In a 2019 Ceres study of 35 large publicly traded food companies, for example, 77% cited water as a risk factor in their financial filings, up from 59% in 2017. About a third of those firms charged boards and senior management with water-risk oversight and strategy, up from 10% two years earlier.
In a survey by GreenBiz, a business sustainability publication, and Ecolab, a water solutions company, 88% of large firms in a broad cross-section of corporations reported setting some internal water-related targets to aid in their risk management efforts.
But the field is new enough that best practices are still in development. No one has a crystal ball to predict precipitation amounts with certainty, while local water-management practices vary wildly, often marked by politics and underinvestment.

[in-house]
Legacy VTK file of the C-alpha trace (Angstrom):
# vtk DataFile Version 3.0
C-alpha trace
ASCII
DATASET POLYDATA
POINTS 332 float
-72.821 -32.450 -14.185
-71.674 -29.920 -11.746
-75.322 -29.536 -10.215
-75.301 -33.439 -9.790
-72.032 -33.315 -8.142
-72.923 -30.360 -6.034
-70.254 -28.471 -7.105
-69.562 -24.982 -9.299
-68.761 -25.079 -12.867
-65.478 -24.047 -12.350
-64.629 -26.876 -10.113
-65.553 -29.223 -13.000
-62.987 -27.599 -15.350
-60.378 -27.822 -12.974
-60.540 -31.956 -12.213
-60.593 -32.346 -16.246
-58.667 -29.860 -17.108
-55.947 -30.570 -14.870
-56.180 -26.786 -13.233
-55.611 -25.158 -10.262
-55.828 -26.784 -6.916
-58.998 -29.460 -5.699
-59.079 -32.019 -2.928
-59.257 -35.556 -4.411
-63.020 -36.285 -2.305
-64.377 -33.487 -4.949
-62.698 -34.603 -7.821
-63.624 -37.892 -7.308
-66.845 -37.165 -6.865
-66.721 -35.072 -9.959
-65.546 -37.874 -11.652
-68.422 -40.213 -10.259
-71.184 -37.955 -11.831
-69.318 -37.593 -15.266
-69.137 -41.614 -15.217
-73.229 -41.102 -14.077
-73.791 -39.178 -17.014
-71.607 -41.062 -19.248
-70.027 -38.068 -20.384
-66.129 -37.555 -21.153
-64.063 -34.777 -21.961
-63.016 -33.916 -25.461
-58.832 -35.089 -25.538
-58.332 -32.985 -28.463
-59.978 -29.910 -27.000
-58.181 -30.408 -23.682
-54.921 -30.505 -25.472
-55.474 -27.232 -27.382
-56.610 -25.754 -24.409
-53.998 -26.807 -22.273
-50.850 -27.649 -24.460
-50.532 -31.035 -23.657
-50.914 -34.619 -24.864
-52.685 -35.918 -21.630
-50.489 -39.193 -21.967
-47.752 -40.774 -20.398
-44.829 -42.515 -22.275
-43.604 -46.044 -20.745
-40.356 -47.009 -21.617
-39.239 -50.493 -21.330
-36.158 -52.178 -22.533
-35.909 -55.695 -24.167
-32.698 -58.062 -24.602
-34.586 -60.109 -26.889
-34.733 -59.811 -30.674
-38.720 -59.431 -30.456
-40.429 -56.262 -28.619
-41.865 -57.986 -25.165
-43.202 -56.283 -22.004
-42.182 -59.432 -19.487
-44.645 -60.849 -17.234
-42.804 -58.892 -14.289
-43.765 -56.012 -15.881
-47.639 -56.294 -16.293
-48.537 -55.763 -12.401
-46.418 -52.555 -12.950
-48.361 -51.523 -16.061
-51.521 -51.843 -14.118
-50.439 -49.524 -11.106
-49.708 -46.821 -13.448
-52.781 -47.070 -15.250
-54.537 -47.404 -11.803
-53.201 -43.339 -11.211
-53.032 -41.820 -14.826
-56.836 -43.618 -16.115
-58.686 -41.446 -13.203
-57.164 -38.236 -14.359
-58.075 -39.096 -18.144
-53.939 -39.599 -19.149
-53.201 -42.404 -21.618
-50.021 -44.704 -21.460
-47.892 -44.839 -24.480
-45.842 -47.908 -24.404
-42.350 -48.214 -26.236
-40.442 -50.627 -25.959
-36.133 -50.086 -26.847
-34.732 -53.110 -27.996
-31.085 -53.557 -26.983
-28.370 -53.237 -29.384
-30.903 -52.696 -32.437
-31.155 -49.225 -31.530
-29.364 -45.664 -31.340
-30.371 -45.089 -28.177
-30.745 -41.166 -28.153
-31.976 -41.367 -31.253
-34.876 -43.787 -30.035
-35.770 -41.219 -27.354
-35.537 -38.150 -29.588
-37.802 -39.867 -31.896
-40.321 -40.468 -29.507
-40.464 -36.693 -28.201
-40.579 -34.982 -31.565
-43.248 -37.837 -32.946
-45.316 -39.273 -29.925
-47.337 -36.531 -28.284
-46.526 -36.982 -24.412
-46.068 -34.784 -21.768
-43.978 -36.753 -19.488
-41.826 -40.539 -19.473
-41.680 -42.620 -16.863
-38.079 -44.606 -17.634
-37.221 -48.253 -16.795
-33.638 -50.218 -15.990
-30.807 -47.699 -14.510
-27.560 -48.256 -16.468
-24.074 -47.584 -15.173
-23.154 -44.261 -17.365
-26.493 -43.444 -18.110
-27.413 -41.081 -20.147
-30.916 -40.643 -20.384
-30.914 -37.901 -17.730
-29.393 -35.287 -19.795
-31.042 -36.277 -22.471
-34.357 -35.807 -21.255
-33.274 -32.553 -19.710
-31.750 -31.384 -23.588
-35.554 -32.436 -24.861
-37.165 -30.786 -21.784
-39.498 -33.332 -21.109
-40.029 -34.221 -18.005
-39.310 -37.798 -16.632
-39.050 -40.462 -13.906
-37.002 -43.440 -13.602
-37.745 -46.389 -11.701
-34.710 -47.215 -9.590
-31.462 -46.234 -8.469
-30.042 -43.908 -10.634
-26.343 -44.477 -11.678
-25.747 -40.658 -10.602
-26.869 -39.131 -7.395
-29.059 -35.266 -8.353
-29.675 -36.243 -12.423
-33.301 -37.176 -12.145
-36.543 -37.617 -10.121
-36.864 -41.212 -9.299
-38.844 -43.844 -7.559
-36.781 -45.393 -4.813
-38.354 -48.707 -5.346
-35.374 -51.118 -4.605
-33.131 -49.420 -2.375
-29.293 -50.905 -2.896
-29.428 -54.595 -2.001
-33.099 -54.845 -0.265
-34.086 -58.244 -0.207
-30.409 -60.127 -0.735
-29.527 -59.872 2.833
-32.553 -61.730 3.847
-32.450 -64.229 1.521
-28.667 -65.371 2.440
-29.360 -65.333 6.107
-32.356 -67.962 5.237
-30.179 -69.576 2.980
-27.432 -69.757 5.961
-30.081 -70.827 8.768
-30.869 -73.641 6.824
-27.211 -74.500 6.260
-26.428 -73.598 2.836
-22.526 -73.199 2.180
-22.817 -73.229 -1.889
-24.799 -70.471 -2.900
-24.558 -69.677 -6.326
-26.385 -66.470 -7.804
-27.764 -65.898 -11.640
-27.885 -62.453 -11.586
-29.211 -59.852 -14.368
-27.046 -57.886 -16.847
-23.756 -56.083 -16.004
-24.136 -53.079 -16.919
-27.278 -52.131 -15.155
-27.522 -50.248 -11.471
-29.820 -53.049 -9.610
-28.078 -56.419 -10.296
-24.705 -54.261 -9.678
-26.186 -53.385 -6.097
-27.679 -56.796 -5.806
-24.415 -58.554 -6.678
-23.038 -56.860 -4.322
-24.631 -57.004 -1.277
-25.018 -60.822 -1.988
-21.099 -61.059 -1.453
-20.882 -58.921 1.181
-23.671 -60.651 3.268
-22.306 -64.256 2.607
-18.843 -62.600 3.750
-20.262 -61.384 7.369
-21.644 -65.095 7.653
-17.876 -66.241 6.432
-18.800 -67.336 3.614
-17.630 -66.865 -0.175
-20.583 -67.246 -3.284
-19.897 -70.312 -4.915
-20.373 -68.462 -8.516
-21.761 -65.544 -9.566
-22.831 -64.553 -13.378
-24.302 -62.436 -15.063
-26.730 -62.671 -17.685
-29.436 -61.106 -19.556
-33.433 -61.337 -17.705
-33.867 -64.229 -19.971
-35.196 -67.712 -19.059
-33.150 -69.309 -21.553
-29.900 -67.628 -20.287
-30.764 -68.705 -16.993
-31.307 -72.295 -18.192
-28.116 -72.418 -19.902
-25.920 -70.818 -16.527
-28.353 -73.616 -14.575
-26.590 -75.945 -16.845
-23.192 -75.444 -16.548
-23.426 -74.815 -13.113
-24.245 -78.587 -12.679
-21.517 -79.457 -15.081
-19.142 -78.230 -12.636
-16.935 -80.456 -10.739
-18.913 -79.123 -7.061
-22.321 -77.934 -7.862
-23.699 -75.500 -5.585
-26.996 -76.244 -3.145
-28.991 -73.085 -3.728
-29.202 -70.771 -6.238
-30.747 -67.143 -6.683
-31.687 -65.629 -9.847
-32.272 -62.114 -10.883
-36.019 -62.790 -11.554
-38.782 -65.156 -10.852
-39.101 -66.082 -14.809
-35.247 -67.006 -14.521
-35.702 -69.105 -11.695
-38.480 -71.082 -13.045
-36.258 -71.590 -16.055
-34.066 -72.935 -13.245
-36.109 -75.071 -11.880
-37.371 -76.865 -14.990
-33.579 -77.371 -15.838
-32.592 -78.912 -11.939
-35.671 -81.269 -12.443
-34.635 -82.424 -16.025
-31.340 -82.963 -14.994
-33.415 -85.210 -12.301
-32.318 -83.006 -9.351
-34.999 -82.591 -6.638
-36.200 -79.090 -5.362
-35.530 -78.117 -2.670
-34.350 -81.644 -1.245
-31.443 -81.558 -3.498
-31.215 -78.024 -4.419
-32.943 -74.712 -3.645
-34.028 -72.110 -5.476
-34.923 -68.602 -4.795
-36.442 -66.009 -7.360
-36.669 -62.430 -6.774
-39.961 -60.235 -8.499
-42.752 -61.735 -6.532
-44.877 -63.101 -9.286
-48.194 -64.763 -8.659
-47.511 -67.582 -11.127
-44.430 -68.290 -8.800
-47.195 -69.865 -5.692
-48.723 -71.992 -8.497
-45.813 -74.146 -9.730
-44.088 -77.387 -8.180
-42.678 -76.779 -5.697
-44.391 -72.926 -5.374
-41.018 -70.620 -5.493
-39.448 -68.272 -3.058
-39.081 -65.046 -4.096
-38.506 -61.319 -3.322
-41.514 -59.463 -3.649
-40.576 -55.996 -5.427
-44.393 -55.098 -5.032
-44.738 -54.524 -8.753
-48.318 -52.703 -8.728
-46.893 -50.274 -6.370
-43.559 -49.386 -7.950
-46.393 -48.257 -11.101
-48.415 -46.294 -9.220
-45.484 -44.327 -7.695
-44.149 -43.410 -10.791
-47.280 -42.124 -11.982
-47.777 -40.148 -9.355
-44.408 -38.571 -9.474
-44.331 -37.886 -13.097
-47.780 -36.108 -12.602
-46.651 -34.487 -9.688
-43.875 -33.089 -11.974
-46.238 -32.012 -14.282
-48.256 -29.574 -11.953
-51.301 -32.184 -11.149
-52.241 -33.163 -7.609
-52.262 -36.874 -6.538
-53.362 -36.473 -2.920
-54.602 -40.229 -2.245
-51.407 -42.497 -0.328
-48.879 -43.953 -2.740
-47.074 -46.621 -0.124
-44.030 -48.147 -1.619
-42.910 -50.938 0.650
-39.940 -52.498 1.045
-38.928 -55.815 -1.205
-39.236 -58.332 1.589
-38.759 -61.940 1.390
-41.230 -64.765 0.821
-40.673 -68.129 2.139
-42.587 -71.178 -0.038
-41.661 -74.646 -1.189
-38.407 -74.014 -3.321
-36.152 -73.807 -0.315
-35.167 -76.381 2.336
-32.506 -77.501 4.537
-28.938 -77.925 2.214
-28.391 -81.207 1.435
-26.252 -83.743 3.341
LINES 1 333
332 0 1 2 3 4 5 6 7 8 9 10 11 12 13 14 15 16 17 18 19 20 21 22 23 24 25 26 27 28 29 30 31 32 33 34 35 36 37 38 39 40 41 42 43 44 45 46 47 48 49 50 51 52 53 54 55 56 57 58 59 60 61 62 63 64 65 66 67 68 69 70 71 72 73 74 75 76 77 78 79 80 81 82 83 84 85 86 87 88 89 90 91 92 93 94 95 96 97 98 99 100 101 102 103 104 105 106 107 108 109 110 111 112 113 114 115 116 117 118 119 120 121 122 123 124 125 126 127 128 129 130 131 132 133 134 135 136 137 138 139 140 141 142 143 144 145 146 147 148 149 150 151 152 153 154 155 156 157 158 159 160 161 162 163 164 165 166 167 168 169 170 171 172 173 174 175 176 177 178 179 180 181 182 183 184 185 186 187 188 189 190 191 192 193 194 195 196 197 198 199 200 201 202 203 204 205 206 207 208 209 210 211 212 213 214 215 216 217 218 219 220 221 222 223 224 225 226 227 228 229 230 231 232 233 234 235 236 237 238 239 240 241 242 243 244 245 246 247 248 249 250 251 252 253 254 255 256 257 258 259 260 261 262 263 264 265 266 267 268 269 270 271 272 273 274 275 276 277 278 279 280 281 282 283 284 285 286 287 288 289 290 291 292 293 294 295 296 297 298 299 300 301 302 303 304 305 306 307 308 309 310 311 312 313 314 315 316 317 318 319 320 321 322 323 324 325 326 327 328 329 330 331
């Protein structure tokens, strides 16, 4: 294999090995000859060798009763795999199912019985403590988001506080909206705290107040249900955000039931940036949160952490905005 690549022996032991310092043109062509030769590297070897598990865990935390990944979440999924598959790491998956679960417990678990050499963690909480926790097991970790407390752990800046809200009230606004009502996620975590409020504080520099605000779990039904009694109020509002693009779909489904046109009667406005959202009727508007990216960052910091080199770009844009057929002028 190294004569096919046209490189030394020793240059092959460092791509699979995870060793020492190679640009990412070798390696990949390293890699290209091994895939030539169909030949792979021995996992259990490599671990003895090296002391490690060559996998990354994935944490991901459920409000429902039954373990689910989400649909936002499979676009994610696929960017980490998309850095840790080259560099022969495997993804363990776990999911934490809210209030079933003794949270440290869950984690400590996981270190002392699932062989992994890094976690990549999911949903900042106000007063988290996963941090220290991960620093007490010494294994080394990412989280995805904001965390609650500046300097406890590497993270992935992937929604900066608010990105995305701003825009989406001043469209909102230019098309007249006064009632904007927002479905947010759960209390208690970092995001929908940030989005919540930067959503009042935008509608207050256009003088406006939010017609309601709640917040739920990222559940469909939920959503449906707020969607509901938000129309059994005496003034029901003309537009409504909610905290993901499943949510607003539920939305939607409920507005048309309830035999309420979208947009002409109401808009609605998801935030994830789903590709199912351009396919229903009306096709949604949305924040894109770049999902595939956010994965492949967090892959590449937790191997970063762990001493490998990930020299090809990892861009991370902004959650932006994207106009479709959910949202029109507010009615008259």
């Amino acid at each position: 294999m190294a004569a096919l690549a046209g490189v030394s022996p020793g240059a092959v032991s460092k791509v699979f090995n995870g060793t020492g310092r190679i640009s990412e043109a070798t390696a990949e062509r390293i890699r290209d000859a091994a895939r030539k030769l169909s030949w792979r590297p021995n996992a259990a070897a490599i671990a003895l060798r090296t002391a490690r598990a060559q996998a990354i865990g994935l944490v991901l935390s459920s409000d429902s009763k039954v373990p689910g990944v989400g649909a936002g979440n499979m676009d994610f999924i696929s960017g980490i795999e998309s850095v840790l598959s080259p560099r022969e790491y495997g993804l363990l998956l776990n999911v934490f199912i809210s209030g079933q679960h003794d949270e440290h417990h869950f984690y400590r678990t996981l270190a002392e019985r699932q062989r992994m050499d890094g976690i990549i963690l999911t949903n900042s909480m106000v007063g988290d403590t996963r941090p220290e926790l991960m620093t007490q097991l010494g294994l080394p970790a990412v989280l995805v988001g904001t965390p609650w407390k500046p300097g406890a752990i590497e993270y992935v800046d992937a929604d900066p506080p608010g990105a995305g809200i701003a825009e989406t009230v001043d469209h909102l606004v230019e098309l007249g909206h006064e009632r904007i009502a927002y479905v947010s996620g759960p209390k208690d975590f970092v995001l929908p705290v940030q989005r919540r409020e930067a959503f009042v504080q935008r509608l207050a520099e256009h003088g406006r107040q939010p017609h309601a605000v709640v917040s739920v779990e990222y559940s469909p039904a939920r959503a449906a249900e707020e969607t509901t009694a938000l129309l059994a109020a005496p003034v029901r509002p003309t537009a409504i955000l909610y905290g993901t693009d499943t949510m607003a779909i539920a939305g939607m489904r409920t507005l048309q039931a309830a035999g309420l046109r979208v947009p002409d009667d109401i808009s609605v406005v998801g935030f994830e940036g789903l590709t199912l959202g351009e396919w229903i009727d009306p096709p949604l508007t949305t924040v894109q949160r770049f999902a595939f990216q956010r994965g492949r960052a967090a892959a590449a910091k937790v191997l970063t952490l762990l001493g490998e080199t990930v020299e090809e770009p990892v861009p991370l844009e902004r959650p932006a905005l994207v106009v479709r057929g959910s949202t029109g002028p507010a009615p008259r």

“It's very tricky and complex to manage,” says Stuart Orr, freshwater practice leader for the WWF. “No company ticks a box and says, 'OK, we've done water,' like they do with other environmental assessments. It's too complicated.”
Categorizing the Risk
Corporate water risks are often divided into three broad categories: physical (quantity and quality), regulatory (the potential for local authorities to limit usage or influence the pricing, for example) and reputational.
It ultimately comes down to quality and quantity. If there is enough water in a watershed, then there likely won't be much risk. If not, business-continuity, profits and access to capital markets can be jeopardized.
While risks must be weighed watershed-by-watershed, governance often falls within a company's enterprise risk management framework.